The Caucus failed on at least three separate occasions to file memoranda with its motions. In addition, the Caucus ignored the court's recommendation that it amend its pleadings to address the lawfulness of the new precleared voting plan. Simply because the court exhibited leniency in allowing the Caucus to proceed without filing a memorandum once, it does not follow that it was compelled to continue that leniency. The court gave the Caucus a considerable amount of latitude throughout the course of the proceedings and, when its patience was finally exhausted, the court acted properly in enforcing the local rule.
The Caucus argues next that, notwithstanding its failure to file supporting memoranda, the district court erred in denying the motions for preliminary injunction and summary judgment. It asserts that Mr. Lewis' affidavit and his testimony regarding the Board's resolution constituted evidence sufficient to support its motions.
The Caucus' argument is without merit. We have already held that it was within the court's discretion to deny the Caucus' motions because the Caucus violated Rule 4.04 by failing to file accompanying memoranda. But more importantly, we find that the district court properly denied the motions because they addressed the lawfulness of a voting system that was no longer viable. A court should not consume its time, or the means and substance of the parties, by resolving a dispute that is no longer a case or controversy. United States v. R.J. Reynolds Tobacco Co., 416 F. Supp. 316, 323 (D.N.J. 1976). Because the Board adopted a new voting plan and that plan has been precleared by the Justice Department, any challenges to the old five-member plan are now moot.5
For the foregoing reasons, we affirm the district court's order denying the Caucus' motions for preliminary injunction and summary judgment and granting the County's motion to dismiss.
A United States magistrate judge held an evidentiary hearing on the motion for preliminary injunction on October 27, 1988. At the hearing, the Caucus called two witnesses to testify. First, Theodore J. Kinney, a named plaintiff and chairperson of the Caucus, testified in an anecdotal manner about lack of black participation in the county political process. Second, Mr. Lewis testified that on October 25, 1988 the Board passed a resolution committing it to seek a compromise with the Caucus and he testified that the County would not attempt to defend the constitutionality of the challenged voting system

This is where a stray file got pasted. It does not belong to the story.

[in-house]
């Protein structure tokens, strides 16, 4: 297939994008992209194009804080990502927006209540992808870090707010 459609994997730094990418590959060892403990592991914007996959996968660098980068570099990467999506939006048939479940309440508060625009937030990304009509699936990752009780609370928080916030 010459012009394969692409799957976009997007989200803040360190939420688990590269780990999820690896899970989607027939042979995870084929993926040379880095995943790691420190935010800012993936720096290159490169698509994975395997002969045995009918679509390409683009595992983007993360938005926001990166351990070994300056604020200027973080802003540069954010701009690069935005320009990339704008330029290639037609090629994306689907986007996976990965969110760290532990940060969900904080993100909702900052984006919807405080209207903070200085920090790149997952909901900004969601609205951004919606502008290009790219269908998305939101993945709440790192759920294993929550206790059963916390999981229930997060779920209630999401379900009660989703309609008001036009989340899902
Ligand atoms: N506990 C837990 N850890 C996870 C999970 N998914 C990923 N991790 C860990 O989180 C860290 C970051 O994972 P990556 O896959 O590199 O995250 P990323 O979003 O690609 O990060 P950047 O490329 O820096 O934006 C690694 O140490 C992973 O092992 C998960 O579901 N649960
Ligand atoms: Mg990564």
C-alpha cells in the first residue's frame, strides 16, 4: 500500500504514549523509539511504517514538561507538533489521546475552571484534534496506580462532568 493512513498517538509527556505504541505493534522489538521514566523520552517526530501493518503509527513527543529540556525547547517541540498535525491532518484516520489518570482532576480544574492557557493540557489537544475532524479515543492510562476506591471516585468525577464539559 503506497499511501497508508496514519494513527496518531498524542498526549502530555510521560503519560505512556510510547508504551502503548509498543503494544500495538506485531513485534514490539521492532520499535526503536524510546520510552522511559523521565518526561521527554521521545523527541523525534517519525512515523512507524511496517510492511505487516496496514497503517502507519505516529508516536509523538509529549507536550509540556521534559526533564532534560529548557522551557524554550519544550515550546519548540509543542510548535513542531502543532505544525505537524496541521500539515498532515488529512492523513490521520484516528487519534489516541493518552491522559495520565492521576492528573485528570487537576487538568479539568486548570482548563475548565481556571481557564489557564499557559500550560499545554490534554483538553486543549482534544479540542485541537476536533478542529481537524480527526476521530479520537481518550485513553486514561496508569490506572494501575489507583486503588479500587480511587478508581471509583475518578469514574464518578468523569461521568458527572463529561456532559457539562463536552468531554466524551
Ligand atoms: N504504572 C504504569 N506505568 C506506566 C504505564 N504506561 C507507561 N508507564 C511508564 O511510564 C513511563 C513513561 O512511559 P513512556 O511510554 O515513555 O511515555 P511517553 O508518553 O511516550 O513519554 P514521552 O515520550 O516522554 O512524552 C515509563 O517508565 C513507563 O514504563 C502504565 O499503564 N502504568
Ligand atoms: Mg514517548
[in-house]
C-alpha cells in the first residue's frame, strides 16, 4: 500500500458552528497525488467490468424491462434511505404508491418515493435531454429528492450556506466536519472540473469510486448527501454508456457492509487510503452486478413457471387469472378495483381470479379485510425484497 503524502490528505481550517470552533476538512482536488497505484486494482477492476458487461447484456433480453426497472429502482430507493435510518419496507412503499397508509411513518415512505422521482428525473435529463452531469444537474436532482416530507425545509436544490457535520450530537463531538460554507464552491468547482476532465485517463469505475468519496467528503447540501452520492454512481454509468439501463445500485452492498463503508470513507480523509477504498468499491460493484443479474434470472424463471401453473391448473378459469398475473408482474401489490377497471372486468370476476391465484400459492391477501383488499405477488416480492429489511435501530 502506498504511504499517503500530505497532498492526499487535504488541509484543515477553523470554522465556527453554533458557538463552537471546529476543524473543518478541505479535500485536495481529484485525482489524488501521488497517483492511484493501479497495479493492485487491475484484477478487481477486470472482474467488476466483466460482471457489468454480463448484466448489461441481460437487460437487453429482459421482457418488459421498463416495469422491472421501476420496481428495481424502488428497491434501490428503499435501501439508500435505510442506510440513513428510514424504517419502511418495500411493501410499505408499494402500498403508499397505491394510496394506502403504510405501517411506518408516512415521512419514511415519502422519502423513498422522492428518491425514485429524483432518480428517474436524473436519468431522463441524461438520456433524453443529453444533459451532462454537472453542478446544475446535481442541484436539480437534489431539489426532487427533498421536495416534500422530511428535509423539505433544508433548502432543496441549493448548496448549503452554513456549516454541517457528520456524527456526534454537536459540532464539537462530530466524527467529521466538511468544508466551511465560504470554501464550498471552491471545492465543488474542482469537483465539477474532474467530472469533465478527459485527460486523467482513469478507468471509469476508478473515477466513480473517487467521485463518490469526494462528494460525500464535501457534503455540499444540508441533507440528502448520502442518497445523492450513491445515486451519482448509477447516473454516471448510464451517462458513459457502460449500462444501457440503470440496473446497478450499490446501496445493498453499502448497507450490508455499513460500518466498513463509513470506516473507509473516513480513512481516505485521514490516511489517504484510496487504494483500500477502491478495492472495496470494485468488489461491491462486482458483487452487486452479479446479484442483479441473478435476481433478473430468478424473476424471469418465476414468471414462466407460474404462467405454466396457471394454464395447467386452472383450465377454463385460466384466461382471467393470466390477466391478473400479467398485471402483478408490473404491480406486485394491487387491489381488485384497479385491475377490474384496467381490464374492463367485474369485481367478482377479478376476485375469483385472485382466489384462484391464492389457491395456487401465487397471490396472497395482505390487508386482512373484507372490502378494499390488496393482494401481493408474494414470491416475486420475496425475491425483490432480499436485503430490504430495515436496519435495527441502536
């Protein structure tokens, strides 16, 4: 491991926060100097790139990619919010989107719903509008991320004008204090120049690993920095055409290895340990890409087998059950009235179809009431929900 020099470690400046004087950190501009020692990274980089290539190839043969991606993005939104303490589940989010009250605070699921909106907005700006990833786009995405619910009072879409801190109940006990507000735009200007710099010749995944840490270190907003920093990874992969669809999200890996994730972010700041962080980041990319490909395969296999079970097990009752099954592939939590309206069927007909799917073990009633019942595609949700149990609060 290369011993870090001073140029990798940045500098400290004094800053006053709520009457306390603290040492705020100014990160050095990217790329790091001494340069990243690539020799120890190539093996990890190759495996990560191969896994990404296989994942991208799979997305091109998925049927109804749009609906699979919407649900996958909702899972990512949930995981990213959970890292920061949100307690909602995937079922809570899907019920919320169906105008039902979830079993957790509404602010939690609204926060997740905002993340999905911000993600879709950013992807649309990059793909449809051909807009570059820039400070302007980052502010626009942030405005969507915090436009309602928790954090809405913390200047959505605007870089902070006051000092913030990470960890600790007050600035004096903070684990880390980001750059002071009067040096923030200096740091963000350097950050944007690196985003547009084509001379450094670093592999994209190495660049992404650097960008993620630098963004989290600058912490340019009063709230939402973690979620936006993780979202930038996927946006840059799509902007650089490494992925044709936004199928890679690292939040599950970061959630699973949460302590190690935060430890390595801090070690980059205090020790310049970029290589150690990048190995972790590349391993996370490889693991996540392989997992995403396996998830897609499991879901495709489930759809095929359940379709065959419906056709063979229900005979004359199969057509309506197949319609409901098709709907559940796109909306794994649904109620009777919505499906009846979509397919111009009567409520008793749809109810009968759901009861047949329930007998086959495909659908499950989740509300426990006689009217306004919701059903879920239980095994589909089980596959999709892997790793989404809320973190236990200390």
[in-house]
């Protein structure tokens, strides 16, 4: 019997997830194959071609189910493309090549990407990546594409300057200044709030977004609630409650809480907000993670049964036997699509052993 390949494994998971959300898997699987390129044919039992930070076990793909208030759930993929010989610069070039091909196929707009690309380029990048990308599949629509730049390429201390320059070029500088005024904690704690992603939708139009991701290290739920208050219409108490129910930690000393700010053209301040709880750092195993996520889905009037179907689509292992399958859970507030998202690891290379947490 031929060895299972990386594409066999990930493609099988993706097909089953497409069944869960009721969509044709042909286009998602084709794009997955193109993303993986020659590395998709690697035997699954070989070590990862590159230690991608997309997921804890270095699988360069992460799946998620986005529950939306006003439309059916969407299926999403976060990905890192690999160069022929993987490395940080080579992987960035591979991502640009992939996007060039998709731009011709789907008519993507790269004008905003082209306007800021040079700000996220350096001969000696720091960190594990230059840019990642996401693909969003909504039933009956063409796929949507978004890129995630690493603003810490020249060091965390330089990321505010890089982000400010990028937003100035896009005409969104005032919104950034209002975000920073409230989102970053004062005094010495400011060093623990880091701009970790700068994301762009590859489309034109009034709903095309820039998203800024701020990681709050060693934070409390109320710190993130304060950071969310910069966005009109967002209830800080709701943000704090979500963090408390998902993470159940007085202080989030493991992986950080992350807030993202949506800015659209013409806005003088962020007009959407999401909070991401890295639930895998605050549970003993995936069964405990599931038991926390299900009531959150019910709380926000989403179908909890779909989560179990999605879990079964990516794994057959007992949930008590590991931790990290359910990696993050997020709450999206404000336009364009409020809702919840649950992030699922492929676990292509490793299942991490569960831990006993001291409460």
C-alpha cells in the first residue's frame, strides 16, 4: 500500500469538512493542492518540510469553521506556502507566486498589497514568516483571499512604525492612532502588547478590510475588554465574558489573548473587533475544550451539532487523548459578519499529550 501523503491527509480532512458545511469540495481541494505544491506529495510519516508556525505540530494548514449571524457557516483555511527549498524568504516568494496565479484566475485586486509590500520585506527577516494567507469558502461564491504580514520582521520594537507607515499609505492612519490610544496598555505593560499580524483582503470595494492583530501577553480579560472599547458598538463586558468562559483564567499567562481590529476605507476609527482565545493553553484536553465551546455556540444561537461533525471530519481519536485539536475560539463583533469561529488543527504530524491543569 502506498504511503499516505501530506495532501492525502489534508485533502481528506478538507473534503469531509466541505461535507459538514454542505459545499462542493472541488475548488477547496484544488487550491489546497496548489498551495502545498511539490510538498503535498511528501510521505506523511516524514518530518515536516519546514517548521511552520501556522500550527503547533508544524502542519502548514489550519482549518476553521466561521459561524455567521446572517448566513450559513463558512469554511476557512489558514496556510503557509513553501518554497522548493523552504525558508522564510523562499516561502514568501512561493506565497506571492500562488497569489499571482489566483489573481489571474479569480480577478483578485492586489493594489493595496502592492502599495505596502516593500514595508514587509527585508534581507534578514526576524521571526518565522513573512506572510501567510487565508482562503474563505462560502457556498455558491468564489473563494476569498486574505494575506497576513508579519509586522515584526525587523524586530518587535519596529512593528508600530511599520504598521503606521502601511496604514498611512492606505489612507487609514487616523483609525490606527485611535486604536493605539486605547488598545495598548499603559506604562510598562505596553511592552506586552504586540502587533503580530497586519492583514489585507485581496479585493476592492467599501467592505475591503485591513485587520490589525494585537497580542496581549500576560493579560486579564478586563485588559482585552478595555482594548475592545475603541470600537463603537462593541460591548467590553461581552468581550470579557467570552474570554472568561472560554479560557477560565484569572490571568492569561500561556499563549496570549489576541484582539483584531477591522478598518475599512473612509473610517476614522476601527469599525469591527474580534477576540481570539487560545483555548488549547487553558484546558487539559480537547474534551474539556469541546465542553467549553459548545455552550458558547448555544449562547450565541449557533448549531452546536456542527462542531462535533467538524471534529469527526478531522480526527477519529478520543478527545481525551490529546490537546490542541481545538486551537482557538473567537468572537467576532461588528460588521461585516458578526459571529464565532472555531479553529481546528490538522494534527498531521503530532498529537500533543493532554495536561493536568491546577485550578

The Caucus argued at the hearing that proof of the County's willingness to compromise coupled with the County's admission tha it did not intend to defend the constitutionality of its voting system constituted evidence that the voting system was unlawful. However, the magistrate judge refused to characterize the testimony and affidavit of Mr. Lewis as an implicit admission by the Board of a voting rights violation. He stated, "without further testimony and evidence in this regard, and there clearly was none, the court is unwilling to ascribe such an ominous character to these documents on such a sparse record."
Additionally, the court admonished the Caucus for filing its motion without a supporting memorandum
Rule 4.04 of the Local Rules of Practice and Procedure of the United States District Court for the Eastern District of North Carolina states, "except for motions which the Clerk may grant as specified in Local Rule 9.00, all motions made other than in a hearing or trial should be filed with an accompanying memorandum in the manner prescribed by Local Rule 5.01. Where appropriate, motions shall be accompanied by affidavits or other supporting documents."
Of course, the failure to file memoranda was necessarily a factor in the court's decision, for without the benefit of detailed arguments in support of these motions, the court was faced with a formidable task in assessing the merits of the motions
Because we hold that the district court properly denied the Caucus' motions for preliminary injunction and summary judgment on other grounds, we deem it unnecessary to consider whether the Caucus produced evidence sufficient to prove that the now-defunct voting system was unlawful